3. The Mishnah (in Shekalim) describes that in ancient times, the month of Adar was a time for public works and infrastructure building: the repairing of roads and highways and mikvaot, the construction of new cisterns, the upkeep of graves in cemeteries. Infrastructure may not feel like the most exciting topic, but the collapse of a bridge in Pittsburgh last week cautions us that we cannot afford to ignore it. On a more metaphoric and spiritual level, this aspect of Adar also points to the ongoing task of strengthening ourselves from the inside out, ensuring that we have the technical structures we need to support our values and visions. During the coming two months of Adar and beyond, with the support of Project Accelerate, Kavana is turning attention to capacity building and infrastructure development in order to support the continued healthy growth of Kavana's work (stay tuned, as I'll have more to share on this topic over the coming months).
The bottom line: this year, we have the gift of two full lunar months of time to devote to cultivating joy, honing creative skills, and strengthening infrastructure. How will you make the most of this opportunity?
Wishing you a wonderful double month of Adar - Chodesh Tov (x2)!!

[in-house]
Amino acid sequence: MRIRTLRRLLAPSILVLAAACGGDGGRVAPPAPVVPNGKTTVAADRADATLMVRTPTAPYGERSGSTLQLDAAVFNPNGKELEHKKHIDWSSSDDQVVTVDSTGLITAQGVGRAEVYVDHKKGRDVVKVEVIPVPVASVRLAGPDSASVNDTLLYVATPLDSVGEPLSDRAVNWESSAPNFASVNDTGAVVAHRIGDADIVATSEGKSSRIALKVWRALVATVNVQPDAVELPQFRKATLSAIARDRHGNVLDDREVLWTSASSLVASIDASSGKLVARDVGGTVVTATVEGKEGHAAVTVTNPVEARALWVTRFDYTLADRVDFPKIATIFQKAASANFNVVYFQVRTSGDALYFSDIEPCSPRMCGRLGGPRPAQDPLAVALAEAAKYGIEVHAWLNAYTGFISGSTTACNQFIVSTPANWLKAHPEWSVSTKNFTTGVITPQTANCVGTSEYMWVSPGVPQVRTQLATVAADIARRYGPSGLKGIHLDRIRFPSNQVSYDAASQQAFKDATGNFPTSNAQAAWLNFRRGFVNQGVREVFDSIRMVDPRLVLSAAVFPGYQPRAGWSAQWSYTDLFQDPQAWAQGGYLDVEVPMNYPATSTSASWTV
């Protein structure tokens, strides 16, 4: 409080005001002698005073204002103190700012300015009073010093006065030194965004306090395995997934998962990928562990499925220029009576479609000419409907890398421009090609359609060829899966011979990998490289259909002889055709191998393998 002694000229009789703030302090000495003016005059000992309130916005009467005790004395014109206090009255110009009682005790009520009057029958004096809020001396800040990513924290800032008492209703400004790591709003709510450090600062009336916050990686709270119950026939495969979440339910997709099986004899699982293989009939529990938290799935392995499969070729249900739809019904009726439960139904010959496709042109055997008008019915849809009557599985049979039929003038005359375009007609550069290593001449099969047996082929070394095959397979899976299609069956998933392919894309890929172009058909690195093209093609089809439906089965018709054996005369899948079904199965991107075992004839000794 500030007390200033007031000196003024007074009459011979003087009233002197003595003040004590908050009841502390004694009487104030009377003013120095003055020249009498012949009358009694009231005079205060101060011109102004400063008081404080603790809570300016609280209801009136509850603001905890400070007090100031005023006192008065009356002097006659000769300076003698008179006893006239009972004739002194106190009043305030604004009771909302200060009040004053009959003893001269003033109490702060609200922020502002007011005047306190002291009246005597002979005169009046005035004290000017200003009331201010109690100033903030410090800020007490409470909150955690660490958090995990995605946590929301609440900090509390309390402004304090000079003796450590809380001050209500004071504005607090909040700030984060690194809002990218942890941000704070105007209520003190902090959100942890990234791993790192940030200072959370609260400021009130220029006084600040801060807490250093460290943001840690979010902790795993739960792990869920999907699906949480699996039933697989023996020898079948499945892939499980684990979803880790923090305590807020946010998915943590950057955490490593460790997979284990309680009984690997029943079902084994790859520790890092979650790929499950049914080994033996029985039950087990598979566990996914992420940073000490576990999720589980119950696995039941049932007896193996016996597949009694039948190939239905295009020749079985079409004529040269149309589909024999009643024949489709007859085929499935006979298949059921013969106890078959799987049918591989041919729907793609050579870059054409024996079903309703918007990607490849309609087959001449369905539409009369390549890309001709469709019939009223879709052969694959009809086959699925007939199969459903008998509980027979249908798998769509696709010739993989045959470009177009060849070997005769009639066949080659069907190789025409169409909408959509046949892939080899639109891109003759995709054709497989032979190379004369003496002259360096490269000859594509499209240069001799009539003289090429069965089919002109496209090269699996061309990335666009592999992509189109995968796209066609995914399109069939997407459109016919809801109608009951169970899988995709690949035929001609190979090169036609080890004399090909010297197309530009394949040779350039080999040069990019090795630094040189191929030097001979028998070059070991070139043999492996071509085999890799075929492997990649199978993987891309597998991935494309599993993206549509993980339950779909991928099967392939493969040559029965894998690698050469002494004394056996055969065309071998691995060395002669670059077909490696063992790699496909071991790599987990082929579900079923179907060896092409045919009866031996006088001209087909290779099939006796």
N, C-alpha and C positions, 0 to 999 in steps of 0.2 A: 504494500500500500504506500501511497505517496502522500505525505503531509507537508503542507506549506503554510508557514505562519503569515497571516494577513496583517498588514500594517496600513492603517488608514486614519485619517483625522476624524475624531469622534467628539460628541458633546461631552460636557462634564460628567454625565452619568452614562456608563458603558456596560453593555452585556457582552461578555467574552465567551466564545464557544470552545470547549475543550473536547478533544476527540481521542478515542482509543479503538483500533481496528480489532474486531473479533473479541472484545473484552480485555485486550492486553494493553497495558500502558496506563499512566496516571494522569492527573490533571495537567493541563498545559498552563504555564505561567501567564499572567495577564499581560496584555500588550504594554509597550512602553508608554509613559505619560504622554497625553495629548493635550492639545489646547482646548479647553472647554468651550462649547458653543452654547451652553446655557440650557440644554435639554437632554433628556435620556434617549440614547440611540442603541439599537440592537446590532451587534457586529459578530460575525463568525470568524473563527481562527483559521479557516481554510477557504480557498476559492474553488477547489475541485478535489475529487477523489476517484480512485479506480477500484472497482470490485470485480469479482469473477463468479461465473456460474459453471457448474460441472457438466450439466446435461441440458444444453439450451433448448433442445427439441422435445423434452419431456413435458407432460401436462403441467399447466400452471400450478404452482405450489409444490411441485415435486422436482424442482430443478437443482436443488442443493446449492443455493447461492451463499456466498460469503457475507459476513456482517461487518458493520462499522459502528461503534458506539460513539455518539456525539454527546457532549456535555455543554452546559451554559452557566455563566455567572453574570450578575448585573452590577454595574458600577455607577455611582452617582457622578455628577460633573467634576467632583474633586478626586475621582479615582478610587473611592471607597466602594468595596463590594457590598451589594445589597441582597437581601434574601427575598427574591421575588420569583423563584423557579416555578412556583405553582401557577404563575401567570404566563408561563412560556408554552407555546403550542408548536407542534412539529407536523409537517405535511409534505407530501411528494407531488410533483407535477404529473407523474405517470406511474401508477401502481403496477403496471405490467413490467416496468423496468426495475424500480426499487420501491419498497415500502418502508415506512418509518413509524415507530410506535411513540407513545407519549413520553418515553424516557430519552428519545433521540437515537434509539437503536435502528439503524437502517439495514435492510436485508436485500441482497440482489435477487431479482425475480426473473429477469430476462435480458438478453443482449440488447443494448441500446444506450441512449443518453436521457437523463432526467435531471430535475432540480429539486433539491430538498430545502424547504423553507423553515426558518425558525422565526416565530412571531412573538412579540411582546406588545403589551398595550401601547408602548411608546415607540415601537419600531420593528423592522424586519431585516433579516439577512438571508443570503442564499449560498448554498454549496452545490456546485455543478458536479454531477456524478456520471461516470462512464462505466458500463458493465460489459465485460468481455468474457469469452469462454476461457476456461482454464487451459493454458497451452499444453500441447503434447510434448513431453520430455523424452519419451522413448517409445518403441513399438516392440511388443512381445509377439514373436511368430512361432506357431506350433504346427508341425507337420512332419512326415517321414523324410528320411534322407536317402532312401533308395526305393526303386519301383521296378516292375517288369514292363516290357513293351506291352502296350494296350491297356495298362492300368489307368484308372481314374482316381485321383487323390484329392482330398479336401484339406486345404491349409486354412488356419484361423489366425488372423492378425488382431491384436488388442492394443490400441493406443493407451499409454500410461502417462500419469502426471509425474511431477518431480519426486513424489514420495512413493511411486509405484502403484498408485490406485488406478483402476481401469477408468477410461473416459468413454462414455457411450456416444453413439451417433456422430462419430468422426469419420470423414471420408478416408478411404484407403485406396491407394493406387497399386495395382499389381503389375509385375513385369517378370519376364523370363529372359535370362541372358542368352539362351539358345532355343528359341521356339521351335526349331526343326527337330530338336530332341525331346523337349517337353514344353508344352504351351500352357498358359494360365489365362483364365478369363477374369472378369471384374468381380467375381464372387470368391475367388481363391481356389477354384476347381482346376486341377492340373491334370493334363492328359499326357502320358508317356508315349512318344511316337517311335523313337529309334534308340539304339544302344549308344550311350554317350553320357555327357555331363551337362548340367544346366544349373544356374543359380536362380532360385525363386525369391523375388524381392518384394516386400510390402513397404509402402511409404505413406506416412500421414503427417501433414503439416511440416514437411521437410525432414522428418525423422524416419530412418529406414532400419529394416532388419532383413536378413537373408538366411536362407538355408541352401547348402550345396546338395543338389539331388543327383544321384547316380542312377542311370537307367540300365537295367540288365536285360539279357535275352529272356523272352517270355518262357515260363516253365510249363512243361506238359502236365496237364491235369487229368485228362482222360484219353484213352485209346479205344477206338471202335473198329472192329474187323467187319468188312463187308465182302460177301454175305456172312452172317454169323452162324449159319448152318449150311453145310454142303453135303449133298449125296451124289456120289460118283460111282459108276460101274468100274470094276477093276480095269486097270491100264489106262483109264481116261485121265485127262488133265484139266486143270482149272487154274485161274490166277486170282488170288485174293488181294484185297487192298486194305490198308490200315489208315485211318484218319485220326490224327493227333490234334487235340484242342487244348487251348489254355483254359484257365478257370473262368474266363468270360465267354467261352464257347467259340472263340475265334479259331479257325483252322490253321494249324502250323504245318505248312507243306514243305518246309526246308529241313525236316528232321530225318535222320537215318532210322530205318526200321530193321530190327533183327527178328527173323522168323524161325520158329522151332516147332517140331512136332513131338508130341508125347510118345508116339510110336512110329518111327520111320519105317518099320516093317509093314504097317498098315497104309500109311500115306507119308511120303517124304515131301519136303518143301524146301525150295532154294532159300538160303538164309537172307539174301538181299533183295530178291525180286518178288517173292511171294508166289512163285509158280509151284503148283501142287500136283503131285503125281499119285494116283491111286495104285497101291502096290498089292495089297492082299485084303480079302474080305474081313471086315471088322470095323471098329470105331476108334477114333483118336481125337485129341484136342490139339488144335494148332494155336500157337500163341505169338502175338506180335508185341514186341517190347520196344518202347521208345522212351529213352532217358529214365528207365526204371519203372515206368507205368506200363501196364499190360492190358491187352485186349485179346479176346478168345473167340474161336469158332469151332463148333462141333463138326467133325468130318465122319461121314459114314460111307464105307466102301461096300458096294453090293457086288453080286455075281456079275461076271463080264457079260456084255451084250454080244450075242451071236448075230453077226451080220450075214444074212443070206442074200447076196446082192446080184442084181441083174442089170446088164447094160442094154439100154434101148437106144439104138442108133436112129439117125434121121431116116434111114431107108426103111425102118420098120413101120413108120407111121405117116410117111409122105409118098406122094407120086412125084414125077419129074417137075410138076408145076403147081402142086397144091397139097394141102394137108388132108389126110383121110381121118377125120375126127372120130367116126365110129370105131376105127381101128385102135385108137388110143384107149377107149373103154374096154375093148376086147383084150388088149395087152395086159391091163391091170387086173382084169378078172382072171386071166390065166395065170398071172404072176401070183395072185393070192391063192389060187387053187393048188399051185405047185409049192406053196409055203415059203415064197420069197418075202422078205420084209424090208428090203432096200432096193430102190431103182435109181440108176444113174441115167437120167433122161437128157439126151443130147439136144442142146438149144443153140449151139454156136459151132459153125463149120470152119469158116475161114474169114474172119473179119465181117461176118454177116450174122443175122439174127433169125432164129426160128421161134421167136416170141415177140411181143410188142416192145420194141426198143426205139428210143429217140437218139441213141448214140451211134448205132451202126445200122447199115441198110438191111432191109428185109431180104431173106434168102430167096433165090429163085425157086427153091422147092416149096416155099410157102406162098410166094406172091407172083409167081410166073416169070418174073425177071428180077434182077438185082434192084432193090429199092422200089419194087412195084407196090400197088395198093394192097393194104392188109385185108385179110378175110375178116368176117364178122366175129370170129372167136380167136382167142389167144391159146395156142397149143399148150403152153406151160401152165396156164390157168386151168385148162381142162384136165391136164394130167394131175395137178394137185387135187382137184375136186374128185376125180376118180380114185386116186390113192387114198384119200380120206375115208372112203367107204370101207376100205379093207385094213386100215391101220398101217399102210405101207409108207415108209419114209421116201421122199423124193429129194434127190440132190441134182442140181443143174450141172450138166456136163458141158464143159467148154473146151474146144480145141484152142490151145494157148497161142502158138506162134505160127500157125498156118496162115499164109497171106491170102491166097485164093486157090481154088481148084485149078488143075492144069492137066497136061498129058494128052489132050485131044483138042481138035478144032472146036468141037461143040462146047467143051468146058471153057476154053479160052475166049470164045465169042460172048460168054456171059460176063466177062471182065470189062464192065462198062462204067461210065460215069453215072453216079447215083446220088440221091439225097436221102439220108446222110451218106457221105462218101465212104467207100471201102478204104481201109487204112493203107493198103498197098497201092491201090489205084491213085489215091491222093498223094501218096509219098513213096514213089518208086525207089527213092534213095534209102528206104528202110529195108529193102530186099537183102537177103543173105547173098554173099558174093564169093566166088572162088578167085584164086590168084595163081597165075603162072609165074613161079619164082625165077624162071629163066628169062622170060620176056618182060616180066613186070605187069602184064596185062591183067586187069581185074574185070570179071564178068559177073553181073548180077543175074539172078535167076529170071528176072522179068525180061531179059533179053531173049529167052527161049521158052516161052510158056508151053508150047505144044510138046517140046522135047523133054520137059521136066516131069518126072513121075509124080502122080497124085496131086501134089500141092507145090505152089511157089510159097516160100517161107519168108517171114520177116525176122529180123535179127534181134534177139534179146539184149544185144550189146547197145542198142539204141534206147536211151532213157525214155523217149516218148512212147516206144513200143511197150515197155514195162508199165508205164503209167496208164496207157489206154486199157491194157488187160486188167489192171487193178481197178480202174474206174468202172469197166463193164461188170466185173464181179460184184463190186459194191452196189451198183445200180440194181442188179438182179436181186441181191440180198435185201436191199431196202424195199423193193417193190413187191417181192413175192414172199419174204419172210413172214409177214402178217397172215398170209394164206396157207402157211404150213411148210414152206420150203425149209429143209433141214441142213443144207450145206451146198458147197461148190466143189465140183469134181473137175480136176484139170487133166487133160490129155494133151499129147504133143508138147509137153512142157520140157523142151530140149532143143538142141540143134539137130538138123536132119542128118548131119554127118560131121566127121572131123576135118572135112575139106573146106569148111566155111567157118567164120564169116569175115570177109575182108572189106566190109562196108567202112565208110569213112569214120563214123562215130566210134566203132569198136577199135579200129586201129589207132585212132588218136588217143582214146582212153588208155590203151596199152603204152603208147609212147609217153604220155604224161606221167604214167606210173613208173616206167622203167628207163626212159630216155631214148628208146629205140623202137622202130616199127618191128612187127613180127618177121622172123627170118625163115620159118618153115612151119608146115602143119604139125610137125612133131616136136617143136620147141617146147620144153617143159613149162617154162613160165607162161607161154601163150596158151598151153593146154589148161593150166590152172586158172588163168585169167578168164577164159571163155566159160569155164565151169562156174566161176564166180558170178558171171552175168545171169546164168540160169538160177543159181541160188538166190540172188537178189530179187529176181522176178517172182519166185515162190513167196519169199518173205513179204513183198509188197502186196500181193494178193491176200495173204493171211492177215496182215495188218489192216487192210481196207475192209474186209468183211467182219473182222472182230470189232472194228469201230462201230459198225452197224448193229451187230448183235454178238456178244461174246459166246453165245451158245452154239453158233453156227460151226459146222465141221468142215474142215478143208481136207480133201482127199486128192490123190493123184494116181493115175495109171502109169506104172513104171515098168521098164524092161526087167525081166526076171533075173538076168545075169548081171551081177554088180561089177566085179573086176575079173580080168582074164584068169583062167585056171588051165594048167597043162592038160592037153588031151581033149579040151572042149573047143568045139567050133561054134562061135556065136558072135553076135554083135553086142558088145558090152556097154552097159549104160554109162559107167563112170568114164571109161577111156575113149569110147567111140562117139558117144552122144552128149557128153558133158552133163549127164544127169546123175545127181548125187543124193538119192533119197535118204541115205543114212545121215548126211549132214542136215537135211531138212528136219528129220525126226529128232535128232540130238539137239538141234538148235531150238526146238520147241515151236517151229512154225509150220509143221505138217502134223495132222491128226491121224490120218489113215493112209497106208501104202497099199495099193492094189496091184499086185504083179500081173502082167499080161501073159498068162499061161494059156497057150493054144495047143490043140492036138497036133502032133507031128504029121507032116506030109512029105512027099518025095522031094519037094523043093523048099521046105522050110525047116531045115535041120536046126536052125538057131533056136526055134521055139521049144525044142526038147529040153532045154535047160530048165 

Rabbi Rachel Nussbaum
We in the Kavana community are coming off of a beautiful Annual Partner Meeting this past Sunday(!), but still, I have to admit, the world around us continues to feel challenging to me right now. By way of example:
I'll be honest: this has felt like a very hard and heavy week so far... and it's only Wednesday! Although I can't say that the news out of the Supreme Court feels like a surprise, I do feel gutted and raw about the pending decision to overturn Roe v. Wade, and all that it portends for our American society. And, if that weren't enough, on our Jewish calendar, today was Yom HaZikaron, a national Memorial Day in Israel, a reminder of the high price of Jewish statehood and the ways that the ongoing conflict over land undermines security for all who call the land of Israel/Palestine home.
A week after Passover ends, we read in the Torah portion a strong reminder that we should truly leave Egypt behind. God tells the people, “You shall not copy the practices of the land of Egypt where you dwelt…” (Leviticus 18:3). Having taken the people out of Egypt, God wants to ensure that Egypt gets taken out of the people as well. Having lived there so long, they no doubt picked up habits, customs, rituals, beliefs, internalized oppression, false refuges, the strange comfort of known pain.